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Fanuc Learning Lab: Making Aerospace Parts

Creating modern aerospace parts is incredibly complex. That’s why Fanuc Inc. broke down the aerospace parts manufacturing process into several parts, and devoted several Learning Lab sessions to it at imX. The sessions are being repeated throughout the show. In a session covered by Cutting Tool Engineering magazine, Rick Schultz, program manager, aerospace—aerostructures for Fanuc Inc., Hoffman Estates, Ill., examined how to improve the CAD/CAM process to making cutting aerospace parts more accurate and more productive.

The manufacturing process starts with a part being designed in CAD software, which is converted to CAM software, which is then converted by a post processor into CNC interpolation. “Traditional CAD/CAM post processing takes a smooth toolpath, and turns it into a rough process,” said Schultz. “You may think you are programming on a thread line, but what you are actually doing is creating a toolpath with scallops in it. The traditional process actually represents the point at which the toolholder pivots, not the actual cutting tool tip.”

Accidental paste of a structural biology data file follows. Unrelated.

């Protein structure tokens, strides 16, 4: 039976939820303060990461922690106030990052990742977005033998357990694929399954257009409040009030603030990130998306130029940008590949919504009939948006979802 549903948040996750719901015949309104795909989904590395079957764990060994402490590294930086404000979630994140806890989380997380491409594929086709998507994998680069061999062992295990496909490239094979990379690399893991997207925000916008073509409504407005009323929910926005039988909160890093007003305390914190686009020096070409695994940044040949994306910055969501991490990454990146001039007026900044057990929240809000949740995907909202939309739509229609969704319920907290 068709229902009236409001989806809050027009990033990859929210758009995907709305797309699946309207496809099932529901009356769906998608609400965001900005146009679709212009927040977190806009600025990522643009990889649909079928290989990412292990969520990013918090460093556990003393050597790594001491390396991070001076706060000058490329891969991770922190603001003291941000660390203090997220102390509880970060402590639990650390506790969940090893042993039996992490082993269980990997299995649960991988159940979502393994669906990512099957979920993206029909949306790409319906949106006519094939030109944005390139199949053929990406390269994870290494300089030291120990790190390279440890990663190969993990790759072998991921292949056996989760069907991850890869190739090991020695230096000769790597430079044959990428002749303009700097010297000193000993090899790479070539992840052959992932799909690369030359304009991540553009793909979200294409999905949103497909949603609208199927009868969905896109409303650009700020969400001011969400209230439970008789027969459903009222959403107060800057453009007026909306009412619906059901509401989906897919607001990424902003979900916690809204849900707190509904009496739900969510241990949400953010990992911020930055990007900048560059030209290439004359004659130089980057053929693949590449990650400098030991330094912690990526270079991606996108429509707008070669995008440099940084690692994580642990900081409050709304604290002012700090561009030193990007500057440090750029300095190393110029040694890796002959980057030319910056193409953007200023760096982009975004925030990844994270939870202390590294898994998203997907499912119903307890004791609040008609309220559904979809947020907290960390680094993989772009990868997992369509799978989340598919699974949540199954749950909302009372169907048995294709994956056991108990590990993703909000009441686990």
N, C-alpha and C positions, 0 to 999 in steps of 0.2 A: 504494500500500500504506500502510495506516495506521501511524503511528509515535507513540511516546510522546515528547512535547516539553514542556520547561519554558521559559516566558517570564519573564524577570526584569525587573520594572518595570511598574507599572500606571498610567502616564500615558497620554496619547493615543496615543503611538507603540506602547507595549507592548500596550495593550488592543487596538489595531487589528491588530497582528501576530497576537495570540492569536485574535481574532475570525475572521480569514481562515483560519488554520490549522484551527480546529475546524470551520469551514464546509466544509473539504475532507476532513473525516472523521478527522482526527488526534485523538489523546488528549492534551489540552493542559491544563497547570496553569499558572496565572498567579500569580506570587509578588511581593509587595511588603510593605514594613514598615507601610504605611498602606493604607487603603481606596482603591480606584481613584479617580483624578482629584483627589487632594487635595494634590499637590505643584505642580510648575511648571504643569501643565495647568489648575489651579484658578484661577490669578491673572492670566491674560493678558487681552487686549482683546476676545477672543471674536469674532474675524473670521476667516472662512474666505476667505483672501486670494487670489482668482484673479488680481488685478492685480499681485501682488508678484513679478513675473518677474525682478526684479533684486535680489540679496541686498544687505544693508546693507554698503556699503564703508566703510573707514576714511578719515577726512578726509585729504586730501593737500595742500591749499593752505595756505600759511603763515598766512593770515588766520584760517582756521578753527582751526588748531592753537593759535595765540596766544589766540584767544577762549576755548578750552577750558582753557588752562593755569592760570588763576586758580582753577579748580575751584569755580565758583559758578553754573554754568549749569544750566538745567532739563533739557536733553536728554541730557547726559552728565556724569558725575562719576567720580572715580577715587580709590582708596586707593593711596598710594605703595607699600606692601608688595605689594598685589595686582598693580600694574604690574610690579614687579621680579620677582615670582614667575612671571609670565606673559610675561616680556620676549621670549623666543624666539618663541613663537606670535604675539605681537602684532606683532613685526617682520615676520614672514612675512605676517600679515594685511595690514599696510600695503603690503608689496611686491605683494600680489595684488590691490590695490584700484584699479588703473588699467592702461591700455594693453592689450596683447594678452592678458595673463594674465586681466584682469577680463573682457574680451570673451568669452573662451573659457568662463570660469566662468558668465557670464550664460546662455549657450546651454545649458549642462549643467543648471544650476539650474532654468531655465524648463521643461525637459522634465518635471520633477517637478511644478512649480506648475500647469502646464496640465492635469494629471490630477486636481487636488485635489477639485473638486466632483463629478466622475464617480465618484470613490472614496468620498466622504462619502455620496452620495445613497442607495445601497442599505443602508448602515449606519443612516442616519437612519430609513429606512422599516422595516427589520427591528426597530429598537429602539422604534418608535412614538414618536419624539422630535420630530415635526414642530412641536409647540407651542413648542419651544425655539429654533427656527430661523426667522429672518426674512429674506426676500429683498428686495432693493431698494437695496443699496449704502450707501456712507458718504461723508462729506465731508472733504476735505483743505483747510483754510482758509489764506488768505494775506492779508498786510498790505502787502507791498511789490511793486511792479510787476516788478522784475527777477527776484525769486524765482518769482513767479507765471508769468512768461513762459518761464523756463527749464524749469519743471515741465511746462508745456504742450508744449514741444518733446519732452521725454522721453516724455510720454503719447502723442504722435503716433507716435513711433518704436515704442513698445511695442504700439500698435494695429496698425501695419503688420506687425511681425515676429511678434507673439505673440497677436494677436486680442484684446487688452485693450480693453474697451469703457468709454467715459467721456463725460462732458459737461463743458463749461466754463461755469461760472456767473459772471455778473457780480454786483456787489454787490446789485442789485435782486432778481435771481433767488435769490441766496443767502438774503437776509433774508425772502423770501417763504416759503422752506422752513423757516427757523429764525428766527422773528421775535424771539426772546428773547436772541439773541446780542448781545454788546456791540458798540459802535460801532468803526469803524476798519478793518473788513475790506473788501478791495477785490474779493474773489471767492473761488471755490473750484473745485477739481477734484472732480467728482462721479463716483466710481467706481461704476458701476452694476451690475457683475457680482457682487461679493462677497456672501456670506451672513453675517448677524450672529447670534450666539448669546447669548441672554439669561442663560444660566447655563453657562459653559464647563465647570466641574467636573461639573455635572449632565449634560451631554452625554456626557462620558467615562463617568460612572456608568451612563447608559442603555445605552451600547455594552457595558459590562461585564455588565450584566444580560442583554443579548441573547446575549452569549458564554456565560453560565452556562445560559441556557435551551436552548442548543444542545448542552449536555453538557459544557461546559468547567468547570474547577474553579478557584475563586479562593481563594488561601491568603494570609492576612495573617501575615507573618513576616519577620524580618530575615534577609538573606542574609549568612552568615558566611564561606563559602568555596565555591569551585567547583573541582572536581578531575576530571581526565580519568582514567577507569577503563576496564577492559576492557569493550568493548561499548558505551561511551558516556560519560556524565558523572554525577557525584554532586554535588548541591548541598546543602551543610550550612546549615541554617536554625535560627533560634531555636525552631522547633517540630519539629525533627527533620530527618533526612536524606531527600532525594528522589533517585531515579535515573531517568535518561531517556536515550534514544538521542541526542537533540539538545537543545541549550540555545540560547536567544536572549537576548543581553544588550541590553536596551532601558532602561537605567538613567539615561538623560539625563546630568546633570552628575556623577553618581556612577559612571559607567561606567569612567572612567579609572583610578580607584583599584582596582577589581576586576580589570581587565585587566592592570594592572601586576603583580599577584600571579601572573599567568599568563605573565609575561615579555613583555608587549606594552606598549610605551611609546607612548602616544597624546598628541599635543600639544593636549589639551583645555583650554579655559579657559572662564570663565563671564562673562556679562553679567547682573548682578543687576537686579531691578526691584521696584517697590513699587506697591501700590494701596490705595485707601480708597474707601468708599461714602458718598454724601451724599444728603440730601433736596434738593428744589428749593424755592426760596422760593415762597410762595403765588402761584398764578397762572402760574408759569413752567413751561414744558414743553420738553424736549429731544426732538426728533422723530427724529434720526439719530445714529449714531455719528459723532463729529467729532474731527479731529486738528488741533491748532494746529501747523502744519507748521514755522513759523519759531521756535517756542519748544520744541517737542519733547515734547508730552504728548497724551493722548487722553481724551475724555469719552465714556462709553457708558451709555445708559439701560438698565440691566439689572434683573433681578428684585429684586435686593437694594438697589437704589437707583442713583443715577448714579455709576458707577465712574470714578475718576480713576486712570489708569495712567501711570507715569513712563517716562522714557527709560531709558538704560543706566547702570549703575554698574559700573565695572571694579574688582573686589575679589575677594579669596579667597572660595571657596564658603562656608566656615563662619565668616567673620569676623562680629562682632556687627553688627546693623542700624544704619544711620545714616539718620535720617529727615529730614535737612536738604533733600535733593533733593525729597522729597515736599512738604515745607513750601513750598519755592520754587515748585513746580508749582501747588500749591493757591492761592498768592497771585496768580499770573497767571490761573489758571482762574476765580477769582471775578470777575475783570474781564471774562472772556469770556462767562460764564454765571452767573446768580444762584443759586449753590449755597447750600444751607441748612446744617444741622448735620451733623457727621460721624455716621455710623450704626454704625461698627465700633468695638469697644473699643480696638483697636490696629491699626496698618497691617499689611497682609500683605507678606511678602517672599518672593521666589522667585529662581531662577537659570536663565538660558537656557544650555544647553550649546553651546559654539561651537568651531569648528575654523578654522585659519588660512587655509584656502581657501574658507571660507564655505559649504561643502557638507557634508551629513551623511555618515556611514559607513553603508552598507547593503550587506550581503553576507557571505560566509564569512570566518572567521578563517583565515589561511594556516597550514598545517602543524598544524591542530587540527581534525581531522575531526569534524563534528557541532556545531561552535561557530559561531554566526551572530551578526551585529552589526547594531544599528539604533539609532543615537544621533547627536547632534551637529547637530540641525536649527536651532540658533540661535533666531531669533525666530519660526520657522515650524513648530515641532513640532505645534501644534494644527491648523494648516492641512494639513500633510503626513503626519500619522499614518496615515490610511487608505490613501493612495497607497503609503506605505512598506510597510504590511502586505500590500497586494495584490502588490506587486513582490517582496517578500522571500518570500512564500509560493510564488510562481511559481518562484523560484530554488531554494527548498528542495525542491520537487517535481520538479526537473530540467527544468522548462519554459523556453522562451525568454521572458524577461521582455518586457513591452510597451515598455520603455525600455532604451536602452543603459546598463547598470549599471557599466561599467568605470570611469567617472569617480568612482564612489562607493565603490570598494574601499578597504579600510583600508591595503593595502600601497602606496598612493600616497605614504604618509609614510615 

Schultz noted that, when asked to fix the problems associated with this type of process, “we would not tune the machine, we would de-tune it to make it not respond to all the variations.”  

Instead of the traditional part programming process, Fanuc recommends using CAM post-processing output interpolated as a spine, which recreates the original smooth toolpath. No program changes are required for tooling/featuring, and there is no need to repost, he said.

This new process allows the CNC to resolve machine kinematics (moving programming from the tool/holder pivot point to the cutting tool tip). He stressed that this program geometry can be used on all types of CNC machines.


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